After playing strong supporting roles Lakshmy Ramakrishnan has turned director with Aarohanam. She speaks to Sudhish Kamath about her celluloid journey
For 30 years now, Lakshmy has been nursing a dream. When her debut feature film Aarohanam hits the screens on July 27, Lakshmy Ramakrishnan’s dream will turn into a fairytale!
Aarohanam features strong, spirited women and tackles domestic issues with sensitivity. We caught it at a private screening and the early buzz includes director K. Balachander himself showering the film with praise for Lakshmy’s conviction and experiments with linearity.
As we dig deeper into her story, we realise only a mother could have made this film. You must have been familiar with Lakshmy as an actress over the past few years, having played strong supporting roles in over 30 Malayalam, Tamil, Telugu and Hindi films including Vinnaithaandi Varuvaaya, Yuddham Sei, Poi Solla Porum, Eeram, Naan Mahaan Alla, Vettaikaaran. Today, she’s a household name having done over 175 episodes with Aval (on Vijay TV).
But it was in 1984 when TV serials were just coming in that actress-turned-filmmaker Lakshmy took her first step towards chasing her goal of bringing stories to life. “I was introduced to someone working in Doordarshan and started working on 13 episodes based on short stories that used to appear in a women’s magazine.
But by the time things materialised, she had to move to the United States. “My husband got a posting with IBM and I decided to move because we were expecting our first child.”
In the next 20 years, she straddled many worlds — from the U.S. to Singapore to Muscat to Coimbatore — taking care of her family and managing careers in business, fashion designing and event management when a chance encounter with Malayalam filmmaker Lohithadas brought her back to the camera.
“We had a farmhouse and he wanted to shoot there. We didn’t give the place but he approached me for the next film and that’s how I came back to cinema — with Chakaramuthu, the remake of Kasturimaan. I played Kavya’s single mom and I got a meaty 32 scene role and a well-etched out mother-daughter arc to prove myself as an actor,” she says.
She continued her experiments with short films and thanks to her marketing acumen, was successful in shooting them in Tamil and Malayalam. “I just walked in to Jaya TV and asked them for a slot. They gave me a slot and I even ended up making a profit.”
Lakshmy shot six such films for TV while she continued acting. She also made short films and one of her shorts Radio which she made for SCARF on positive mental health won awards all around the world.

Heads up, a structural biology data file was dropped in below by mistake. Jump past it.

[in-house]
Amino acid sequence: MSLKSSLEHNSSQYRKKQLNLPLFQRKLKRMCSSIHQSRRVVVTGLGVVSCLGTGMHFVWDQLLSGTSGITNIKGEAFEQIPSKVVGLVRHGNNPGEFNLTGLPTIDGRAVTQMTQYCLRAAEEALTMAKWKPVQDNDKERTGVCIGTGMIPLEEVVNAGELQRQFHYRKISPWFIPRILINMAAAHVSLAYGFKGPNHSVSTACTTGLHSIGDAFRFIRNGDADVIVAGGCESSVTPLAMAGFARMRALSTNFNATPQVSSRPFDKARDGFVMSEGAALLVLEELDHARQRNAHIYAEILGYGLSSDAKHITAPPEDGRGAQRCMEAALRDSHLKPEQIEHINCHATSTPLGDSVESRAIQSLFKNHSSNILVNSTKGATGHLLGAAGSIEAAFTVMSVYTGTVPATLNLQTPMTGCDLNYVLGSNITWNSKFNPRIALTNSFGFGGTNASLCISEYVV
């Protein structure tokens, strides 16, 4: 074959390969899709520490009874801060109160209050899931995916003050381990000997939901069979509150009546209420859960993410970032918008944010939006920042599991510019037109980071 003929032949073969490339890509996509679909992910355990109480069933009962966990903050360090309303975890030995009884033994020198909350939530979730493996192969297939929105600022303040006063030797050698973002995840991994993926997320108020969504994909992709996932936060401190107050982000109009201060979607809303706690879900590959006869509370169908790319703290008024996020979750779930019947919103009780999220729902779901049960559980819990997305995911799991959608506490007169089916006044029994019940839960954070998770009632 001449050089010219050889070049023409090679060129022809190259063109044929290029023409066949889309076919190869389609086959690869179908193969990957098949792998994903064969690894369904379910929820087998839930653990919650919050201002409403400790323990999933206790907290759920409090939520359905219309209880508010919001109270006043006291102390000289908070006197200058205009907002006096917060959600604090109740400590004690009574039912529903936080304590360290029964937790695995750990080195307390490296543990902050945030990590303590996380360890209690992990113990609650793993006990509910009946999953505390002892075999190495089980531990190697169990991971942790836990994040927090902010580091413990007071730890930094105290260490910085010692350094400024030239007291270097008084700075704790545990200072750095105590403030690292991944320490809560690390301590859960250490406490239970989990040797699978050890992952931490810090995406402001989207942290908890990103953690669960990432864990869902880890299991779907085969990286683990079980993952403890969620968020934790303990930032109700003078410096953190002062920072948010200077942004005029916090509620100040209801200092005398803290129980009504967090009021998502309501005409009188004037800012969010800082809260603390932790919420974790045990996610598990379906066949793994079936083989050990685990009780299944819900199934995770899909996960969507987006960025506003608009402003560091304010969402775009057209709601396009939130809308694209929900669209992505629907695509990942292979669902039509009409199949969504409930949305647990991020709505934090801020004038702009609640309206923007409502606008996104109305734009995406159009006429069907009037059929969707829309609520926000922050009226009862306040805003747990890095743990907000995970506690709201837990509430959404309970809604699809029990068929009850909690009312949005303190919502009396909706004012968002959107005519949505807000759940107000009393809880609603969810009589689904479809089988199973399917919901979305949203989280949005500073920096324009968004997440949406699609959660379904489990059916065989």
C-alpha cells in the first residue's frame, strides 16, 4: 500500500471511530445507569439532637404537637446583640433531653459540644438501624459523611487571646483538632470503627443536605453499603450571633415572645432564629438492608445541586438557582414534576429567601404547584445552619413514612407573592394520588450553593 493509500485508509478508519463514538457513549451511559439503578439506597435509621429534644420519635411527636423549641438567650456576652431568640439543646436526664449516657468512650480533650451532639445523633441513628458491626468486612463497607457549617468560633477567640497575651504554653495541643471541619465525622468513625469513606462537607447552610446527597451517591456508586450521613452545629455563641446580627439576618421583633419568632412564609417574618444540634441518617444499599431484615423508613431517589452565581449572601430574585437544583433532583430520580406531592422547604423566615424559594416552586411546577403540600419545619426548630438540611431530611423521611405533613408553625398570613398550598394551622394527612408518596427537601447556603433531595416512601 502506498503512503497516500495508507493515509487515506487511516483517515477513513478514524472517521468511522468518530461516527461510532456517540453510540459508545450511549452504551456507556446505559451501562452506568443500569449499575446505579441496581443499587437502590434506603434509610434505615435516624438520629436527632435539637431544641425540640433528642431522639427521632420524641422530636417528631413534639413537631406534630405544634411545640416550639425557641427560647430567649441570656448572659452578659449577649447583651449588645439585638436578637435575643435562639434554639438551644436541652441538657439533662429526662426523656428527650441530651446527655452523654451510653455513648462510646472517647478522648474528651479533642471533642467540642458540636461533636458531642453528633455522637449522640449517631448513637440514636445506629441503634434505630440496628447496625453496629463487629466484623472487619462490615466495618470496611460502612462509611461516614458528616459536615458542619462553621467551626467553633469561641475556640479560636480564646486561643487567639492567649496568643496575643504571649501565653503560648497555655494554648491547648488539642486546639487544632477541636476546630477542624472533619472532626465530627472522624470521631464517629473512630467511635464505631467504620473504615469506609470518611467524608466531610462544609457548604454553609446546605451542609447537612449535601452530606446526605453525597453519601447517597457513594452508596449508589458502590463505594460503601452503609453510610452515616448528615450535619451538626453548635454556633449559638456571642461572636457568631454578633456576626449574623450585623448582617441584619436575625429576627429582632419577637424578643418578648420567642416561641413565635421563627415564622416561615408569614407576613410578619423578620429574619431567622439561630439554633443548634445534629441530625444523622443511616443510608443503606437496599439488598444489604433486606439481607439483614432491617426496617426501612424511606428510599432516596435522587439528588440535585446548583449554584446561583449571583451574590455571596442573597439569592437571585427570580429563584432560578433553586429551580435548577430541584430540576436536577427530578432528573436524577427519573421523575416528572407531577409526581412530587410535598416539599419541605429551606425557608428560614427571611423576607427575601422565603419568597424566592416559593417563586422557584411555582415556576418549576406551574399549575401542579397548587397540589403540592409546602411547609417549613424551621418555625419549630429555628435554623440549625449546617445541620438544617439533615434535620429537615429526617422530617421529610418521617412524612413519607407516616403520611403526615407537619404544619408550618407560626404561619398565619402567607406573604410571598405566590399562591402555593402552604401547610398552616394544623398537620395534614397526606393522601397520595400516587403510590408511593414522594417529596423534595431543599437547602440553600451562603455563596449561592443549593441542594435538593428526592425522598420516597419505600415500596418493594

After doing four Malayalam films, she shifted to Chennai in 2006. “Pirivom Santhipom was my first Tamil film.” And before she knew it, she had 15 offers.
It was in 2009 that she attended the screenwriting workshop organised by Kamal Haasan at IIT, Madras. “I thirst for knowledge and was so excited. The workshop opened many doors for me. It was like someone taking me to the sea and telling me that I could either just jump in and help myself to how much ever I could absorb or take back a little in a glass. That exposure really affected me.” She had just written a story in 2008 about a woman who inspired her a lot but moved on to writing another film called Kural 786 after the workshop.
“Whenever I met actors Raji Vijayasarathy and Uma Padmanabhan at shows we would wonder: We see so many spirited women around but we don’t see them on screen. We wanted to make a desi Hangover kind of a film and have a blast. As we got deeper into the third character in the film, I realised that I had already written about this person in 2008, the story I had shelved. And soon her character dominated and took over the film. I produced it myself because it was an experiment. I did not know if it was possible for me to translate what I had in my head on to the screen.”
Last August, she decided to stop taking on new films just to focus on her film. She signed up for Aval so that it would give her “the pocket money” she needed to produce the film. “With TV, you know you have to devote half a month and are able to plan better. With films, the dates keep changing all the time.”
Lakshmy shot her 90-minute Aarohanam in just 20 days with a Canon 5D digital camera, working with its limitations. “Aarohanam is upswing, a crescendo... And our film is about that ‘aarohanam’ in the central character’s life.”
Her three daughters — Sharadha, Sruthi and Shreeya — pitched in and her husband has been managing the household for the last six months. “Sruthi was my assistant director and Sharadha was one of the co-producers. My little one is my right hand. It’s a family affair,” she smiles.
The moment of truth
“Mysskin had only one condition for Yuddham Sei: ‘If you are ready to shave your head, you can do this role.’ I had never removed my metti in the past 27 years and even if the pottu moved from its place, I would feel insecure. And going mottai was something unimaginable. I was complaining there are no meaty roles and when there was one, why should I not do it? It was not like cutting off my hand or leg... it was hair. The moment I did it, I felt so light, I was rid of all that baggage of superstition. I didn’t want to hide it from my 90-year-old father. So I called him and told him I cut my hair. How short, he asked. Very short, I said. As luck would have it, one of the local newspapers carried a story that I had tonsured and I felt relieved that I didn’t have to break it to him. So I went home and he didn’t say a word. Finally, I asked him why he didn’t say anything. He just smiled and said: ‘It looks good on you’.”